How to change your mind/outlook for 2020
19 June 2020
How to change your mind/outlook for 2020 –
The whole world seems upside down, at the moment, at least to most of us. The Covid-19 pandemic has indeed turned the world on its head; it is challenging, every nation, every state and most individuals in ways we would have never imagined in 2019 or any time before then.
The current situation necessitates a mind change, a new outlook for 2020, as a survival skill, even more so for parents of young and older children.
It helps to remind ourselves that every crisis, big or small, presents opportunity. It might not be evident whilst we are still wrapped up in the crisis but hope springs eternal.
In order to change your mind/outlook – an ongoing process as things change continuously, at least for the moment – for 2020, you could and probably should:
• Spend a set amount of time on news updates
Too much news can be just that, too much. Not to mention fake news and hearsay. At the moment print and online media are reporting on the pandemic, Covid-19, lockdown levels and deaths, more than on any other topic. This news content influences your emotions and thoughts.
Allot a limited time per day that you use to catch up on international and local news. You could also limit yourself to one news source. Don’t scroll aimlessly at any time.
• Focus on upbeat rather than downbeat news
Also focus on quality rather than quantity.
Practice positive thinking, stop negative thinking.
An easy example to illustrate the upbeat versus the downbeat: On the 15th of June 2020 there were 70 038 confirmed covid-19 cases of which 38 531, more than half, have already recovered.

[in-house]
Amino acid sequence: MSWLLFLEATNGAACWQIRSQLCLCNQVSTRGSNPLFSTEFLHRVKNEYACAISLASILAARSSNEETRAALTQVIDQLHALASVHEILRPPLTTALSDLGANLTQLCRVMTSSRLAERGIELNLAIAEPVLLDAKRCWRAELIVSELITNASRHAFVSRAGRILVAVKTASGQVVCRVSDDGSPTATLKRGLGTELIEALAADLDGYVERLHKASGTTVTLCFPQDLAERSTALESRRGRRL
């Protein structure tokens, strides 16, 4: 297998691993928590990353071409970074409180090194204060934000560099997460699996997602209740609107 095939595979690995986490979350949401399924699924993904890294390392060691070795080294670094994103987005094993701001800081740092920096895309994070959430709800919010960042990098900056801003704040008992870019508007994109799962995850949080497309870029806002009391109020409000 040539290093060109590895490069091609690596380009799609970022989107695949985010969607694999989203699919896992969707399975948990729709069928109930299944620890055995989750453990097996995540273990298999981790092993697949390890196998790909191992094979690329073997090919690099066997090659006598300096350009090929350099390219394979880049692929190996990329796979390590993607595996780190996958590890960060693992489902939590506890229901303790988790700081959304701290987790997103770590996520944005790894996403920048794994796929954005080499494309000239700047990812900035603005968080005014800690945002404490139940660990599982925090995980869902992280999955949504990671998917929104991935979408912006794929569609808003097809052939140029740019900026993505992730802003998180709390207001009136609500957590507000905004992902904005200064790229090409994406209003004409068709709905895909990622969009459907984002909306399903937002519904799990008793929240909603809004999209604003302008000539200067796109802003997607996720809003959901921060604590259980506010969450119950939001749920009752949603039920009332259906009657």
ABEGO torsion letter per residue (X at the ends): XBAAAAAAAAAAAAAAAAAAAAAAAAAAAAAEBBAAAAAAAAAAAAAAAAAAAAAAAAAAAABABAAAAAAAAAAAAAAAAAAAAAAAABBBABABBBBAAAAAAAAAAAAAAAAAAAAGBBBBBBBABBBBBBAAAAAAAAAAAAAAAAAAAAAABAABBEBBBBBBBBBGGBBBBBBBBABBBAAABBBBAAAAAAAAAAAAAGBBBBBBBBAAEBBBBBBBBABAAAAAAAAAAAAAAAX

It is not for nothing that a saying goes: Our greatest weapon against stress is our ability to choose one thought over another.
• Look at – and learn from – the past
The world and you, in your personal life, have survived many crises in the past. The world has had – in recent times – 9/11, tsunamis and the financial crisis of 2007-2008, to mention but a few.
Resilience pulled us through. In the same way we will get through this too.
• Become aware of unexpected benefits and new opportunities
Under lockdown there have been unexpected benefits such as spending more time with your nearest and dearest (and pets!), learning new skills like how to Zoom and bake (banana) bread (and make pineapple beer, perhaps) and generally having more time (maybe for some long overdue DIY) on your hands.
Currently the air in many cities all over the world is cleaner due to less pollution.
In many ways this is a time to count our blessings – you could even make a list of the things that you are grateful for.
• Pay it forward
Make a difference. Embark on random acts of kindness. It will make you feel good too although that is not the original intention.
Find out which charity organisation or feeding scheme close to where you live could do with help whether it is a donation or something more hands-on. Check on someone in your street or neighbourhood (remember social distancing though).
As Mahatma Ghandi so famously said: Be the change you wish to see in the world.